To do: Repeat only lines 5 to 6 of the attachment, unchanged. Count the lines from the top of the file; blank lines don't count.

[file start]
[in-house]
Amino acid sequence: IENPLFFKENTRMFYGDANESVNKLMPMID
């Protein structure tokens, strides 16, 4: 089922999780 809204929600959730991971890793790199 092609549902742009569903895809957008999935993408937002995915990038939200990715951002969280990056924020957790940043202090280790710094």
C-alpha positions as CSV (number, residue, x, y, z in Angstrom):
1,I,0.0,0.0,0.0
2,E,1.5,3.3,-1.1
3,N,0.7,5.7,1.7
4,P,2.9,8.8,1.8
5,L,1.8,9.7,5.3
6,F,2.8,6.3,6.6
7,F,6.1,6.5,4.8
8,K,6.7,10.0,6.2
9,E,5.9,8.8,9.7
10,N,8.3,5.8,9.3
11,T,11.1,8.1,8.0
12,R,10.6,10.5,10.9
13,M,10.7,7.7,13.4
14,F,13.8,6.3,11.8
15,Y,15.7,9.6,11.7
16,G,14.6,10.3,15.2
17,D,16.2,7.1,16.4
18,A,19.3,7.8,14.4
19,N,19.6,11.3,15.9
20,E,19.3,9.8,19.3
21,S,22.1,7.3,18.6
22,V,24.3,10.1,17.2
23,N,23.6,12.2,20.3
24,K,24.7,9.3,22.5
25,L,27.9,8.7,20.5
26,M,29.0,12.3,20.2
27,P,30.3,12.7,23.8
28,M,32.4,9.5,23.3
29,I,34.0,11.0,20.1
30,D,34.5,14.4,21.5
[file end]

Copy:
1,I,0.0,0.0,0.0
2,E,1.5,3.3,-1.1